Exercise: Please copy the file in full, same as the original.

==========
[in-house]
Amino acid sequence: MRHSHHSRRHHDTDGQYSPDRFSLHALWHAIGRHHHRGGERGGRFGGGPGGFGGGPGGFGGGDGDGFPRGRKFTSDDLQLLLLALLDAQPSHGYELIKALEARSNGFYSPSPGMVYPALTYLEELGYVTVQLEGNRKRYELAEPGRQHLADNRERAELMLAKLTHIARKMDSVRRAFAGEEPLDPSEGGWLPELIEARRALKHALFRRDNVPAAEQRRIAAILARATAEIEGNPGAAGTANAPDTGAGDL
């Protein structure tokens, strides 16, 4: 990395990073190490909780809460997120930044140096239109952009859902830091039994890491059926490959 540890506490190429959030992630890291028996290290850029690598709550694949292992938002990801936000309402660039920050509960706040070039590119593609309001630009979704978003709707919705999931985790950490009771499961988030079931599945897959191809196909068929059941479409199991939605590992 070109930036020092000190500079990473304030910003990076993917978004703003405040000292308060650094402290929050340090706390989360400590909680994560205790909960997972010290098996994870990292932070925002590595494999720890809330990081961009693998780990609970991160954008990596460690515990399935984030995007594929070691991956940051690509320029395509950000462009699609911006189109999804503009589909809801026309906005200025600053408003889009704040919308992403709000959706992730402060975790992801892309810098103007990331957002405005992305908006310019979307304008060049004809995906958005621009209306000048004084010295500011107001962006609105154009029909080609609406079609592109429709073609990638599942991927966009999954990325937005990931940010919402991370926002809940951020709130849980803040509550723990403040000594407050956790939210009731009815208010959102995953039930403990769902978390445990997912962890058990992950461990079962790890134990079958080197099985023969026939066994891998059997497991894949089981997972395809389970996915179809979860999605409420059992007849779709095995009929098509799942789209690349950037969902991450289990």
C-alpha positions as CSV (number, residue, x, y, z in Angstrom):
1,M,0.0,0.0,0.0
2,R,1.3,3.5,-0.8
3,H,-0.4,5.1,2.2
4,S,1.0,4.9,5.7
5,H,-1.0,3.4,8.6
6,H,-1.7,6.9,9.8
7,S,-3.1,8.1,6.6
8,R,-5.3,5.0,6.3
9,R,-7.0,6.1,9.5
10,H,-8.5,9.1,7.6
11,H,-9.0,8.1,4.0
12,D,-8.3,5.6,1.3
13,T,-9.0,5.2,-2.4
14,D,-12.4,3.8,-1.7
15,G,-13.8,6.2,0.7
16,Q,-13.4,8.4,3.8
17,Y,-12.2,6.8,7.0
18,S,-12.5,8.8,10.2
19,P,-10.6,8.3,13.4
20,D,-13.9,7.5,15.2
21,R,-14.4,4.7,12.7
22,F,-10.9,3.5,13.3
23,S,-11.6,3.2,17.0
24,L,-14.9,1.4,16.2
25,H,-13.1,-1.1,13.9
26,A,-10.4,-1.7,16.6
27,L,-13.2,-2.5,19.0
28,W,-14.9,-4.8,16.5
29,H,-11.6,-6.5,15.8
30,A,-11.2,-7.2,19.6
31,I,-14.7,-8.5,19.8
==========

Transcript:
[in-house]
Amino acid sequence: MRHSHHSRRHHDTDGQYSPDRFSLHALWHAIGRHHHRGGERGGRFGGGPGGFGGGPGGFGGGDGDGFPRGRKFTSDDLQLLLLALLDAQPSHGYELIKALEARSNGFYSPSPGMVYPALTYLEELGYVTVQLEGNRKRYELAEPGRQHLADNRERAELMLAKLTHIARKMDSVRRAFAGEEPLDPSEGGWLPELIEARRALKHALFRRDNVPAAEQRRIAAILARATAEIEGNPGAAGTANAPDTGAGDL
């Protein structure tokens, strides 16, 4: 990395990073190490909780809460997120930044140096239109952009859902830091039994890491059926490959 540890506490190429959030992630890291028996290290850029690598709550694949292992938002990801936000309402660039920050509960706040070039590119593609309001630009979704978003709707919705999931985790950490009771499961988030079931599945897959191809196909068929059941479409199991939605590992 070109930036020092000190500079990473304030910003990076993917978004703003405040000292308060650094402290929050340090706390989360400590909680994560205790909960997972010290098996994870990292932070925002590595494999720890809330990081961009693998780990609970991160954008990596460690515990399935984030995007594929070691991956940051690509320029395509950000462009699609911006189109999804503009589909809801026309906005200025600053408003889009704040919308992403709000959706992730402060975790992801892309810098103007990331957002405005992305908006310019979307304008060049004809995906958005621009209306000048004084010295500011107001962006609105154009029909080609609406079609592109429709073609990638599942991927966009999954990325937005990931940010919402991370926002809940951020709130849980803040509550723990403040000594407050956790939210009731009815208010959102995953039930403990769902978390445990997912962890058990992950461990079962790890134990079958080197099985023969026939066994891998059997497991894949089981997972395809389970996915179809979860999605409420059992007849779709095995009929098509799942789209690349950037969902991450289990």
C-alpha positions as CSV (number, residue, x, y, z in Angstrom):
1,M,0.0,0.0,0.0
2,R,1.3,3.5,-0.8
3,H,-0.4,5.1,2.2
4,S,1.0,4.9,5.7
5,H,-1.0,3.4,8.6
6,H,-1.7,6.9,9.8
7,S,-3.1,8.1,6.6
8,R,-5.3,5.0,6.3
9,R,-7.0,6.1,9.5
10,H,-8.5,9.1,7.6
11,H,-9.0,8.1,4.0
12,D,-8.3,5.6,1.3
13,T,-9.0,5.2,-2.4
14,D,-12.4,3.8,-1.7
15,G,-13.8,6.2,0.7
16,Q,-13.4,8.4,3.8
17,Y,-12.2,6.8,7.0
18,S,-12.5,8.8,10.2
19,P,-10.6,8.3,13.4
20,D,-13.9,7.5,15.2
21,R,-14.4,4.7,12.7
22,F,-10.9,3.5,13.3
23,S,-11.6,3.2,17.0
24,L,-14.9,1.4,16.2
25,H,-13.1,-1.1,13.9
26,A,-10.4,-1.7,16.6
27,L,-13.2,-2.5,19.0
28,W,-14.9,-4.8,16.5
29,H,-11.6,-6.5,15.8
30,A,-11.2,-7.2,19.6
31,I,-14.7,-8.5,19.8